Adolph Lesser’s colorful career as a musician and entertainer spanned some sixty-five years before his stroke in 1996. Adolph remains one of the most prominent musical figures in the Rocky Mountain region and is affectionately known as the “Old Master”.
Born in Loveland, Colorado in 1915, Adolph was the second youngest of eight sons and one daughter. The family always had music in their house and Adolph’s parents were Germans who immigrated to the Volga area of Russia in the late 1800’s. In 1913, the family came to America. As a young boy, Adolph tried to learn every instrument he could get his hands on including the button accordion, pump organ, harmonica and dulcimer. He bought his first piano accordion for $200 during the days of the Depression. Adolph had tow older brothers who were professional musicians in Russia and he would tag along with them to various dances and weddings.
Eventually he was able to afford to take the bus to Denver every week to take lessons from Tony Ferraro, who was an NBC Radio studio artist. He also studied under Alfred Antonio, who came to Loveland every week to teach.
Adolph’s professional career began at the ripe old age of fifteen, and within a year he had an organized band and was playing over KFKA Radio in Greeley, Colorado every morning at 6:30. The radio show was great exposure for Adolph and the band, and they traveled to neighboring states for weddings, fairs, and barn dances. The band varied from four to six to eight pieces depending on the venue. The band played steadily from 1939-1940 when polka dances began wearing thin. During this time, Adolph continued to play solo or with one or two other pieces at many of the small mining towns in Colorado including Dacono, Frederick, and Firestone, often one of the few who stayed playing polkas.
Uncle Sam had a very different mission in mind for Adolph, one that had very little in common with music. He went into the Army on January 7, 1942, exactly one month after the bombing of Pearl Harbor and less than a month after he married Cecilia Stratman. Initially stationed in California, Adolph entertained his fellow serviceman and also played in nightclubs with local West Coast groups. Adolph was then deployed to the European Theatre with the 35th Division until the war ended, serving in several major battles including the Invasion of Normandy and the Battle of the Bulge. The Queen Mary, now docked in Long Beach, California, provided transportation home from Europe, during which time Adolph played with a Western band for two shows a day on the ship. In 1945, home from the service for only two weeks, Adolph played six weddings for six nights straight.
The demand for Dutch hop music was so great after the war that Adolph and a dear friend opened the Garden City Ballroom near Greeley, CO. The ballroom was a great success. Saturday nights, however, were always reserved for Polka dances and the ballroom always seemed to be rented on Sundays for weddings.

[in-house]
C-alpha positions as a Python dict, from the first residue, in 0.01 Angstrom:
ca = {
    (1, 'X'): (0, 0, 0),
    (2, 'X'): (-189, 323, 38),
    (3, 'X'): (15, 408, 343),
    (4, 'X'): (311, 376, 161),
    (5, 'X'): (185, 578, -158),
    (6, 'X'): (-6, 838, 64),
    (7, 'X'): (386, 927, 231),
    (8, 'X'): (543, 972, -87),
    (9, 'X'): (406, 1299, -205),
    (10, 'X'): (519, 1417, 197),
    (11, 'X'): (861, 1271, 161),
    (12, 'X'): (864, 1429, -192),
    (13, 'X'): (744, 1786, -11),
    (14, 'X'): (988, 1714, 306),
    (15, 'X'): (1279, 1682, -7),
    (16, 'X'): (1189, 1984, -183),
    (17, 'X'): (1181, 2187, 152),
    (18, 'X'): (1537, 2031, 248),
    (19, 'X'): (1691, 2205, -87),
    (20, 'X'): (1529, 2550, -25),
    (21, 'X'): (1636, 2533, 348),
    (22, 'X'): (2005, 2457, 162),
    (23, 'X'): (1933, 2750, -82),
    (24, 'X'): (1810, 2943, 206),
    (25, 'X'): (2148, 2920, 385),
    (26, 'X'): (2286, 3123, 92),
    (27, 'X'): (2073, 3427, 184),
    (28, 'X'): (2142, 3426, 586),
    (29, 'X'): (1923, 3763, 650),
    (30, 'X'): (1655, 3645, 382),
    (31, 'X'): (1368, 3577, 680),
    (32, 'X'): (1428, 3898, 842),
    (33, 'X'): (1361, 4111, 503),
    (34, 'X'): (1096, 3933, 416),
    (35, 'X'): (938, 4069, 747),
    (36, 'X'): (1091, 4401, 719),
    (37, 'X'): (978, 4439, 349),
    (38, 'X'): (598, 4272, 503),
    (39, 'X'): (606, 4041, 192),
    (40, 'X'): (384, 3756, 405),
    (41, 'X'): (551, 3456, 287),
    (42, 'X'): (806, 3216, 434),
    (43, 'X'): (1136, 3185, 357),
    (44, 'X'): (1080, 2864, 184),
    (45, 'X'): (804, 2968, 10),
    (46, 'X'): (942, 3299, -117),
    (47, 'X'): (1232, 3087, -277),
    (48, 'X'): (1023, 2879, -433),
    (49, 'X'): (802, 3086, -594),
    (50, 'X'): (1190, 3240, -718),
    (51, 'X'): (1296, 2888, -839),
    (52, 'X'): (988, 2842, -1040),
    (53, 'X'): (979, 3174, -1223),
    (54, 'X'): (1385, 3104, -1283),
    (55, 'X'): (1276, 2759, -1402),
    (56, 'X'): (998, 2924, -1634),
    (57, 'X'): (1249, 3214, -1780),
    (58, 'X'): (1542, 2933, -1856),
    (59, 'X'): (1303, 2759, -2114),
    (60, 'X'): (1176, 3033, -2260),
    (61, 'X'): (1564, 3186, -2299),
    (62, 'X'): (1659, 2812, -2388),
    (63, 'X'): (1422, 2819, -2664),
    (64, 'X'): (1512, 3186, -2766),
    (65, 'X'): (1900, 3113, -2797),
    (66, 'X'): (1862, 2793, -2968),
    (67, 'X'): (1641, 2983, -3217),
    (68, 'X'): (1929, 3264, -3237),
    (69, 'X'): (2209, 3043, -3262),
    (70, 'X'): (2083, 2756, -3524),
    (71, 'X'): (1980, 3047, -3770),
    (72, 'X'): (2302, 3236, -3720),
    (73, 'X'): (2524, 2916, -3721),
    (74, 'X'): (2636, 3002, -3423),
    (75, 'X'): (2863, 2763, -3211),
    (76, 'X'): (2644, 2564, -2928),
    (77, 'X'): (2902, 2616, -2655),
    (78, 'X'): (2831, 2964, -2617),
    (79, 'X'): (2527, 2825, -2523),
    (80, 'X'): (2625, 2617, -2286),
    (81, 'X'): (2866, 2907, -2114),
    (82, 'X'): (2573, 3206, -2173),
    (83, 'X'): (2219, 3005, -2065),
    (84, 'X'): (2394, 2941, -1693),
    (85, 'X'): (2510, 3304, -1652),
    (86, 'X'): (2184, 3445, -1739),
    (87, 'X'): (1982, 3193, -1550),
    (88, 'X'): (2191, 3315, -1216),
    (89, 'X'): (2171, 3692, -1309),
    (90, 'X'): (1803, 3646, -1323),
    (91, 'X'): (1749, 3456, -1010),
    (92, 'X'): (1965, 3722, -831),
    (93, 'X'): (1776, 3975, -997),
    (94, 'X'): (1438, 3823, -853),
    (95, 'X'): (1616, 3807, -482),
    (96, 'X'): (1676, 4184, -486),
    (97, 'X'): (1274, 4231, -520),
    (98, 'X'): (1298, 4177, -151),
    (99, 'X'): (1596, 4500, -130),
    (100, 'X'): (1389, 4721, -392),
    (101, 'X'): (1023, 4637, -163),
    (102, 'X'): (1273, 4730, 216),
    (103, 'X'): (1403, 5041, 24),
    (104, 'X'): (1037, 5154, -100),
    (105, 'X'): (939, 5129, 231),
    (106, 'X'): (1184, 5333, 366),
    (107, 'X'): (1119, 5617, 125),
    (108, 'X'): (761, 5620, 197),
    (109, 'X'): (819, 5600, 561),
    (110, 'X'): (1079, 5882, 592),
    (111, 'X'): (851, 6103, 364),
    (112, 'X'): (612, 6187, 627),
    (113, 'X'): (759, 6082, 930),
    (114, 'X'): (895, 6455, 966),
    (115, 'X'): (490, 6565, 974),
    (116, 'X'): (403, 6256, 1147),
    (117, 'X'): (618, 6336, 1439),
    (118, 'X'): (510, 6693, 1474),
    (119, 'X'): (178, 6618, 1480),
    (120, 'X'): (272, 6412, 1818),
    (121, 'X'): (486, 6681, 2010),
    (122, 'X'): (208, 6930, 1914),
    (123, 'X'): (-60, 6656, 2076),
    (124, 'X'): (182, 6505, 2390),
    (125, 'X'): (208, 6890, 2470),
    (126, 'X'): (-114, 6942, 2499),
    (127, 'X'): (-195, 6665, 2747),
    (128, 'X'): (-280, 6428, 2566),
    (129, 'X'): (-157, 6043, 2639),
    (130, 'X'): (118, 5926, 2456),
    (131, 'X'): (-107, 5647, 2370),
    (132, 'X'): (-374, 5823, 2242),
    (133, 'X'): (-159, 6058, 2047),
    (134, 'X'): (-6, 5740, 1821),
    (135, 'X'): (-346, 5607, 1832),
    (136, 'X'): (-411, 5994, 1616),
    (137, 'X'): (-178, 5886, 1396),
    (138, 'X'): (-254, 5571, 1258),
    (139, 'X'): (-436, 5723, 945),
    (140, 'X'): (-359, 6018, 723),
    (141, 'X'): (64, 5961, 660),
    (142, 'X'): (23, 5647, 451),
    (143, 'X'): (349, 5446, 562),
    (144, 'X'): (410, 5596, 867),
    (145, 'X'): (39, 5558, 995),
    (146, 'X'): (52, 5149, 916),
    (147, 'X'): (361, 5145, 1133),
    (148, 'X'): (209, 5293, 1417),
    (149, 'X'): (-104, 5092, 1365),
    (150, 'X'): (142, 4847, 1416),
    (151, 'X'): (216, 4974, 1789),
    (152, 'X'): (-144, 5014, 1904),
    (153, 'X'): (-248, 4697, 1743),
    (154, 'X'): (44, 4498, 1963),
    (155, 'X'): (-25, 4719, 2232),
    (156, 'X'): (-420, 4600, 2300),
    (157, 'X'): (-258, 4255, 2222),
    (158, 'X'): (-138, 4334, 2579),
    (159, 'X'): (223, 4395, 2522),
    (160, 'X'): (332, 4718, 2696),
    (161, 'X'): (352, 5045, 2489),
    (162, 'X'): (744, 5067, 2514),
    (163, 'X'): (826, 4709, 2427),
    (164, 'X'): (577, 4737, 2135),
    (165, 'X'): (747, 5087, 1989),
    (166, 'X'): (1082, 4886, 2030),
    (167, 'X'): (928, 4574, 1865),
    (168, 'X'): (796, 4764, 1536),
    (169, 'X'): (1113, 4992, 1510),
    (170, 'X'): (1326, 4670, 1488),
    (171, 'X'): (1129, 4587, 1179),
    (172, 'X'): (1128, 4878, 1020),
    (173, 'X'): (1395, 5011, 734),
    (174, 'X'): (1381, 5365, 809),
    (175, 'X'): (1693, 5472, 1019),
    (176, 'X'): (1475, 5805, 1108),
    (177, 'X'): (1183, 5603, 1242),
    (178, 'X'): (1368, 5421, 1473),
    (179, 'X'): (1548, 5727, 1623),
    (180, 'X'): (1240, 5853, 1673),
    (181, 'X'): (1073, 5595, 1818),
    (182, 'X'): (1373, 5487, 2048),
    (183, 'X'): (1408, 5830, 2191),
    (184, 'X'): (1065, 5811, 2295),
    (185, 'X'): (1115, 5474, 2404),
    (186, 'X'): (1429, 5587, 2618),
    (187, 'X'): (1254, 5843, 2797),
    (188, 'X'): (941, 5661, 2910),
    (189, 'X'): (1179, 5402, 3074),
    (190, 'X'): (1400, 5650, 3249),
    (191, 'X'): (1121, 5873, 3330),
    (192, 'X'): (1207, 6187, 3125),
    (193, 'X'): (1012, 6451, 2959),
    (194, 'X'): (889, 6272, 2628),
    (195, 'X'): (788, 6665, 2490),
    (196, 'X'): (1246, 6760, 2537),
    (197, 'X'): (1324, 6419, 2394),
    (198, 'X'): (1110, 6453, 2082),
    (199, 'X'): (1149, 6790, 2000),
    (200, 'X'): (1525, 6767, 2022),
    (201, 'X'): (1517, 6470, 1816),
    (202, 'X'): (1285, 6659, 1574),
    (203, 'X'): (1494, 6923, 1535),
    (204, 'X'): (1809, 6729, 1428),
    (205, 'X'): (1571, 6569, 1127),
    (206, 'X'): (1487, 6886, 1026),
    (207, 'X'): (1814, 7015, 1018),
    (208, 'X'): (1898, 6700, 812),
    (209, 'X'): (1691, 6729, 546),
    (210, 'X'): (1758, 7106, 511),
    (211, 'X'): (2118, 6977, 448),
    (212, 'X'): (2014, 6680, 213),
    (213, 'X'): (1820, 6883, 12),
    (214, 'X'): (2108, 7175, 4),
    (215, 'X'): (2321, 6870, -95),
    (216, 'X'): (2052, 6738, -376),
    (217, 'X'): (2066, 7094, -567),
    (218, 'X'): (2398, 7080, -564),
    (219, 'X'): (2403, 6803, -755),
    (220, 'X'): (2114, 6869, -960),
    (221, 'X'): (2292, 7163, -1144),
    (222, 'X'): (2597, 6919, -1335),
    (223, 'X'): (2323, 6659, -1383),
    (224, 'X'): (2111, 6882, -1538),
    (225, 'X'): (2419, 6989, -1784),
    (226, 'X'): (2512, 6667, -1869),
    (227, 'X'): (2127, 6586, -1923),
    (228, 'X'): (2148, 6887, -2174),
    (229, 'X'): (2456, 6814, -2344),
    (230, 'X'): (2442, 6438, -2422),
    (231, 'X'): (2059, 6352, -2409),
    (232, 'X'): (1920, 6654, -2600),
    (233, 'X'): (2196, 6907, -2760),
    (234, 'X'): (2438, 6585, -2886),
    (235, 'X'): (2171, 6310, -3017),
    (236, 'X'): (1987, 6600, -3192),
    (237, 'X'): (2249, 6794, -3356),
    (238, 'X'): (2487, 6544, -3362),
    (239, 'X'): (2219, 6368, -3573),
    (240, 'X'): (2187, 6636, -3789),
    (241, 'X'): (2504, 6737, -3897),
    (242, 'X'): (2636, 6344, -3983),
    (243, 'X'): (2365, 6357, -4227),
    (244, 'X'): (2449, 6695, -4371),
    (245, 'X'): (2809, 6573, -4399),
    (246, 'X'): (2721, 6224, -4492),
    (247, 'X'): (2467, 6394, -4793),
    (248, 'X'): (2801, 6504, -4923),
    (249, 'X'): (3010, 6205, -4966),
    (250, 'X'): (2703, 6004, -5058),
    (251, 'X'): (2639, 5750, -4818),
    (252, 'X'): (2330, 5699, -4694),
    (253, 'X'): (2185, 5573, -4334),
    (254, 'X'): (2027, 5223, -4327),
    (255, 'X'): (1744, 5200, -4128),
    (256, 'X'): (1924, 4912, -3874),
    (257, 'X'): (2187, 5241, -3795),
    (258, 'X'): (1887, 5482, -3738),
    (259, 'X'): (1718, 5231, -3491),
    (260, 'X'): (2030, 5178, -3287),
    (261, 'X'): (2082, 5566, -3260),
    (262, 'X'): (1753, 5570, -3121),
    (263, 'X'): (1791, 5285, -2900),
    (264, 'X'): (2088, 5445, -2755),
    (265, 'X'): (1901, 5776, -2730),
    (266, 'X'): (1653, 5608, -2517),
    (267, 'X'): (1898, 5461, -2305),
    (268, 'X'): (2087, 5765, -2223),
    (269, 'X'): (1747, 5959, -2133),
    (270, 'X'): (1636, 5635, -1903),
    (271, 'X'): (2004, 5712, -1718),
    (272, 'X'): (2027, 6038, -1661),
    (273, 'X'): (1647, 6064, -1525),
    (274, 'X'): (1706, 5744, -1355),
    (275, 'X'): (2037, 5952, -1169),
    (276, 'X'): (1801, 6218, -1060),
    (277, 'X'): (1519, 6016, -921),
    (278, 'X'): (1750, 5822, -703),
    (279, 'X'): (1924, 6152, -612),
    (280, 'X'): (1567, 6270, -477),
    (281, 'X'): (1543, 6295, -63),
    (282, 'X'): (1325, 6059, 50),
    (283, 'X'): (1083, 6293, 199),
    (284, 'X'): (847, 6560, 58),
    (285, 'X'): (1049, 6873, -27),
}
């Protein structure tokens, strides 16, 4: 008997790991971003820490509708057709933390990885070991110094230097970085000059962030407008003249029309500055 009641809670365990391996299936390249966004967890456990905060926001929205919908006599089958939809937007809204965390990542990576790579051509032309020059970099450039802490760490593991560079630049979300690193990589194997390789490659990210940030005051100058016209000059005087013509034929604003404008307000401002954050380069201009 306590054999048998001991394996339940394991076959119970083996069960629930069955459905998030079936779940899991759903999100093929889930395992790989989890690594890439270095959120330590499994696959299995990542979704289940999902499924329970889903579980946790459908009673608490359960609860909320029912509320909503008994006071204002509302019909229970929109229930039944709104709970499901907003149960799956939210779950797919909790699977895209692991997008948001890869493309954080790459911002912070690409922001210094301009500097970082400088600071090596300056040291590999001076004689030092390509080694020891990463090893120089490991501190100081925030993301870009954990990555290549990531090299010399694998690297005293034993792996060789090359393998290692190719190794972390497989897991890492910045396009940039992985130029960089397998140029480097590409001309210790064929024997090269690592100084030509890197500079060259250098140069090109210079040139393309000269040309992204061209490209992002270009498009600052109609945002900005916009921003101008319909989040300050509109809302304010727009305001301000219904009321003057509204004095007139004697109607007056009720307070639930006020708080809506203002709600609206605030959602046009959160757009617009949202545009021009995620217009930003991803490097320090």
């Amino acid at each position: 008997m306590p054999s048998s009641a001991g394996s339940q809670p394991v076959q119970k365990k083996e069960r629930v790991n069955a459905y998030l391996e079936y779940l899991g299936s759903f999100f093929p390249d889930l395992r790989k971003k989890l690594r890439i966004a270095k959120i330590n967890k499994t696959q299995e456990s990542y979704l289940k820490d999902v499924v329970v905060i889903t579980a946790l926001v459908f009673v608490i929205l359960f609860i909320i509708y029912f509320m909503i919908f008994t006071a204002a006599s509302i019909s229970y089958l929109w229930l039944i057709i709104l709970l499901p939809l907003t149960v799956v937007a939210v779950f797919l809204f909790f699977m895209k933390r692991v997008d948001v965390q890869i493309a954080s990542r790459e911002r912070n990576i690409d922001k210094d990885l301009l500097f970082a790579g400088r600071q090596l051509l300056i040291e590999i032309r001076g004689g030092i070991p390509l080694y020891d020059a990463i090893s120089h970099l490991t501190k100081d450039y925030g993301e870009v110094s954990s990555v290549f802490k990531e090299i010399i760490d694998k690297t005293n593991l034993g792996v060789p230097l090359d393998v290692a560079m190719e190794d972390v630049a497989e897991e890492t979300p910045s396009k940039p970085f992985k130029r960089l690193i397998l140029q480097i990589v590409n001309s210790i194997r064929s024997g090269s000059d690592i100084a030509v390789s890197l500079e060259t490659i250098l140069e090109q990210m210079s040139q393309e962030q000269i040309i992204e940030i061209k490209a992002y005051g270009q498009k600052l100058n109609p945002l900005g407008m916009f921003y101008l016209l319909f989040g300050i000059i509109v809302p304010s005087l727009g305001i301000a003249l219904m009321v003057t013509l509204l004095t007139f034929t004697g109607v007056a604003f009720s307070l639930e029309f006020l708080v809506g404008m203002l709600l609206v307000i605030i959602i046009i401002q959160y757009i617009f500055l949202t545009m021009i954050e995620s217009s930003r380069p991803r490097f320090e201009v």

The year 1950 was a big one for Adolph. Fred Curle of Colombia Records took a great interest in Adolph’s music and Columbia made arrangements to put the Lesser band under contract. Adolph had a booking agent and his recordings were heard on major networks throughout the United States. The group traveled extensively for Columbia and played a series of “Battle of the Bands” with Frank Yankovic, America’s Polka King. One of these performances drew over 4,000 people to the largest ballroom in Nebraska, a venue with room for only 3,000 people. Frank and Adolph remained close friends throughout their lives, often playing at the same festivals around the country.
After a successful six years, Adolph and his partner sold the ballroom and Adolph built his music store on South 8th Avenue in Greeley. Lesser Music was the cornerstone for young people from all over Northern Colorado who wanted to study the accordion. When the Rock & Roll craze hit, Adolph added guitar teachers and had a successful business selling amplifiers and guitars as well as accordions. Adolph and his wife, Cecilia, ran the music store for nearly twenty years.
1955 brought another change to Adolph and Cecelia’s life, the addition of a daughter to their family. Adolph’s daughter, Cyndi, remembers growing up in the music store, starting accordion lessons at the age of five, and later studying the clarinet, tenor sax, and button accordion with equal expertise. Cyndi joined her father’s band in 1970 and is a versatile and well-recognized musician in her own right.
Adolph was inducted into the Colorado Polka Hall of Fame in 1976 and was honored with the European-American Music Award at the Grand Polka Festival in Las Vegas, Nevada in September 1999. While the highlights of his career have been numerous, Adolph would tell you that his fondest memories would have to include all of the people he has met, the many friends he has made, as well as the many talented musicians with whom he has worked and shared the stage with over thirty years.
The Volga German music has had limited exposure in many areas of the United States because these people settled primarily in Colorado, Nebraska, Kansas, and North Dakota. However, Adolph’s style of music is no less ethnic than Slovenian, Polish, or other German styles of music. Adolph has always been proud of his Volga German heritage and enjoyed sharing this unique style of polka music with people from all areas of the United States, playing at various Polka Fests and Oktoberfests in Colorado, Wyoming, Kansas, Nebraska, Arizona, Oklahoma, Oregon, and Minnesota.
Although his stroke has created some obstacles over the past five years and leaving Adolph unable to lead the band, Adolph cherishes the love and support of Cecilia and Cyndi, his family, and his many friends and fellow musicians. Music will always remain in the heart and soul of the “Old Master”